Some of the best minds in the world, especially in scientific and medical fields, have come out of Greece's beleaguered universities that have long had a reputation for mediocrity in many ways, especially low standards for getting in, staying in, and getting out too.
There are likely students still registered who were supposed to be in the class of 1970 – yes, 51 years ago – because they're not required to graduate under the system's laughably unfunny so-called “eternal student” tolerance.
That has meant a student could be admitted for some majors – excluding law, medicine, and those with actual standards – with failing grades in their entrance exams, which somehow didn't jibe with those near-perfect scores given by lenient high school teachers who didn't want to confront angry parents.
The former ruling Looney Left SYRIZA, now the SYRIZA Regressive Alliance after taking a beating in July 7, 2019 snap elections to the New Democracy Capitalists, thought those low benchmarks were too tough and that anyone who wanted to be a college student could walk in the door, if they knew how to open it.
SYRIZA dumbed down education so much – a former lack-of-education minister for the party said “excellence in education isn't a virtue” – that all you had to do was watch Dumb and Dumber and, voila (that's a French word) you're in college!
Five months before he was elected, now Prime Minister and Conservatives leader Kyriakos Mitsotakis – who, as a Harvard and Stanford graduate knows excellence in education – said he wanted a review of the Greek Constitution’s Article 16, which prohibits the establishment of private universities.
“The state must guarantee quality state sector tertiary education, giving opportunities to everyone,” Mitsotakis said at the time, the article barring graduates from places like Harvard and Stanford from holding public jobs – except for Prime Minister, of course.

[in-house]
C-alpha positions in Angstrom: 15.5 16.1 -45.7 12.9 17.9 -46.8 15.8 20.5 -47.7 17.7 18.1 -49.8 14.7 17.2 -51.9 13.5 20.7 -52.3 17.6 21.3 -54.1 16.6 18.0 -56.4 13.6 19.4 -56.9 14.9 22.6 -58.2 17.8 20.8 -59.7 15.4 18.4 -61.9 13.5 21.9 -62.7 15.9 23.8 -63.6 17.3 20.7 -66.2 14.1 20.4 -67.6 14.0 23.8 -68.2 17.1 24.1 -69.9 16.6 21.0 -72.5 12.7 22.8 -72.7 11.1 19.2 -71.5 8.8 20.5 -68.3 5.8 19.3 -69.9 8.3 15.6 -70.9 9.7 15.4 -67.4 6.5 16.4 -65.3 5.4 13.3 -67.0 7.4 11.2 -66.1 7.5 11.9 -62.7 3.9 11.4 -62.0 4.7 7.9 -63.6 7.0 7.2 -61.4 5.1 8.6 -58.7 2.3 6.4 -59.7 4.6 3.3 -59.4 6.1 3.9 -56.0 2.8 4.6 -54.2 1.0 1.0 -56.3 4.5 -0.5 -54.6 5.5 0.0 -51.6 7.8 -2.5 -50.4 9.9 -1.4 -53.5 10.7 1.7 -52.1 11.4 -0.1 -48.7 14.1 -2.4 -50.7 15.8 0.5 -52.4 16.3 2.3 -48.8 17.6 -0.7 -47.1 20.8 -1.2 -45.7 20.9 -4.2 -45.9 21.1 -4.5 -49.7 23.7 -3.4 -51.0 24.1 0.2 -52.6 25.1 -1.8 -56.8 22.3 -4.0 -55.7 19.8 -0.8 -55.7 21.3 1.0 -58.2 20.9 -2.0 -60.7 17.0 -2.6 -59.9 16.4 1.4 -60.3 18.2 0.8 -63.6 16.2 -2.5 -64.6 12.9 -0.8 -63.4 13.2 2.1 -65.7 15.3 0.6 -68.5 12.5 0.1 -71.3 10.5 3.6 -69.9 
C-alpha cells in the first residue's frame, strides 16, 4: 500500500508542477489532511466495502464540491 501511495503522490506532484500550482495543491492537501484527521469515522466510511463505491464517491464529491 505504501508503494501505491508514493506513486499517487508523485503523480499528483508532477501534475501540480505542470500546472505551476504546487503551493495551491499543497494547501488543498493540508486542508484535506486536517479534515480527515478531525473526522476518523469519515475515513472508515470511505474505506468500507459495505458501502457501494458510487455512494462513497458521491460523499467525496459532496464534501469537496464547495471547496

“It must also allow what already applies in the rest of the world: the operation of private, non-profit institutions,” he said, adding that these would be monitored by an independent authority.
But now, 18 months in power he still hasn't done it, although his government is planning to try to get rid of the detritus of eternal students clogging the rosters of universities that, despite some luminary graduates, fare poorly in world ratings.
The Top Universities list for 2021 puts The National Technical University of Athens, the country's best, at 477th in the world, up from 601st a year earlier but without classes because of the COVID-19 pandemic who's keeping score?
In March, 2017 the World University Rankings said the number of eternal students in Greece had doubled in a decade to almost 329,000 and there's no accounting of whether they go to class, hang around the campus drinking coffee and smoking, or why they went to college.
Previous governments had tried to stop it, even enacting alleged laws that were repealed by SYRIZA, a party of eternal cafe philosophers, some of whom would like nothing better than to return to the good old days of yesteryear, occupying college buildings and plotting a revolution as long as it didn't affect their pensions one day.
Now the Education Ministry said it will move to end the tolerance to let students extend their studies as long as they want, a minority doing so in some cases until retirement age. Otherwise some students entering in September won't be in the Class of 2025 but the Class of 2065, if even then.
Kathimerini said a reform to provide incentives for students to attend classes after being admitted at high school age will go to the public for consultation, certain to draw fire from the SYRIZANs.
Some 282,588 students, out of a total 668,734 – more than 42 percent – didn’t graduate on time in the last academic year, which has been going on for decades.
The planned reform would require students to graduate a four-year course in six years, while those in six-year programs would be given nine years, taking them deep into their 20’s by the time they get a degree instead of never as now.
In 2014, then-Education Minister Andreas Loverdos also tried to stop the problem of eternal students but failed, as had so many before him, at that time saying those in universities longer than 11 years should be expelled, but he didn’t do it.
He said then that some students had been in colleges since the 1950’s, registered as students, while the Paris-based Organisation for Economic Co-Operation and Development said 80 percent of students didn't graduate on time, or ever.
He kept at it for a few years but got nowhere in his arguments, including that many of the eternal students had no interest in graduating, raising the question of why they were there in the first place.
But maybe here's a clue. In December, 2012 a student at the University of Patras who was living in his dorm room for 22 years was finally evicted, officials said, after a couple of decades of no rent, free food, living the lush life.
That came after an inspection the previous year found many of the oldest ‘students’ were renting out rooms they had for free to other students to make money. Now Mitsotakis can show he meant what he said and boot the deadbeats just like this: Voila!